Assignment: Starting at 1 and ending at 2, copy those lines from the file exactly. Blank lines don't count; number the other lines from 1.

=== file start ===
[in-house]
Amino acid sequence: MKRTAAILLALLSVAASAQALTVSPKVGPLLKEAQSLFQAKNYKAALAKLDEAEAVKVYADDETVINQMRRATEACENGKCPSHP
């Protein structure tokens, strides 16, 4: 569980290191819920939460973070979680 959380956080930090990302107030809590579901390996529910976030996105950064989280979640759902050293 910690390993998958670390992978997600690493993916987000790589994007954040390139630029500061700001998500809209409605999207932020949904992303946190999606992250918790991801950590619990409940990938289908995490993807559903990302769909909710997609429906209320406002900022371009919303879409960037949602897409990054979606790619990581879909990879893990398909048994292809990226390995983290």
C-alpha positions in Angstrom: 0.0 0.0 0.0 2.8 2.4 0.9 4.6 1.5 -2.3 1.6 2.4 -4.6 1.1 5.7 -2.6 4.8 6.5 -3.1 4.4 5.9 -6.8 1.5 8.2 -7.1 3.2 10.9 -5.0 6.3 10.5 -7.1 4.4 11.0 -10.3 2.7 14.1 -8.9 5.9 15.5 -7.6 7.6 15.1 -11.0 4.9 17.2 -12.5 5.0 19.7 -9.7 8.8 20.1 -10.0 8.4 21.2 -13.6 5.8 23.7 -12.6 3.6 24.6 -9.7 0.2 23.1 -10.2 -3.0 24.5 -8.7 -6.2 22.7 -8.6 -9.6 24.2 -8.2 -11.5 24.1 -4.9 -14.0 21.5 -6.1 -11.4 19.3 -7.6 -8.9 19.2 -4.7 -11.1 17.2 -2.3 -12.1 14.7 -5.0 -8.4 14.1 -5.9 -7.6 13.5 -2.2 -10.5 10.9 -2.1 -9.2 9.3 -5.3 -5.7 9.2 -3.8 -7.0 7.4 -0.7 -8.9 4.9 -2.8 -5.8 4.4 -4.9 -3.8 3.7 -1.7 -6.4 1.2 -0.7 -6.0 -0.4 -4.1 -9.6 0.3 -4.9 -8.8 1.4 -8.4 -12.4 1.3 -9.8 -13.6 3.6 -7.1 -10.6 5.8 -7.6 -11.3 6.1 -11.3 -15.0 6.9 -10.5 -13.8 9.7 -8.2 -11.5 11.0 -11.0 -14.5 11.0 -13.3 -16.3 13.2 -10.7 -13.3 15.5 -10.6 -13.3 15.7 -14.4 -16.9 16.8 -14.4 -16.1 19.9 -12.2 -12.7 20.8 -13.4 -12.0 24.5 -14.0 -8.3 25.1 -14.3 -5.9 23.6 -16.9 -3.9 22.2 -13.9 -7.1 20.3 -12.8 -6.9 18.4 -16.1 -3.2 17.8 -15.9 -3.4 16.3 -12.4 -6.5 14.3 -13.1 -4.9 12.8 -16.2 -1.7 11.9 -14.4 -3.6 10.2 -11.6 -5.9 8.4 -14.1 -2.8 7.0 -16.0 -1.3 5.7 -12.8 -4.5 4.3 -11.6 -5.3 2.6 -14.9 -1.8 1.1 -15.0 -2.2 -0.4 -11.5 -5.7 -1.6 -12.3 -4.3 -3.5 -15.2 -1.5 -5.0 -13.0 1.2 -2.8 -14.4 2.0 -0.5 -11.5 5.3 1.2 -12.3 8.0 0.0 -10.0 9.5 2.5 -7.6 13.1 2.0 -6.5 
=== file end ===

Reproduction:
[in-house]
Amino acid sequence: MKRTAAILLALLSVAASAQALTVSPKVGPLLKEAQSLFQAKNYKAALAKLDEAEAVKVYADDETVINQMRRATEACENGKCPSHP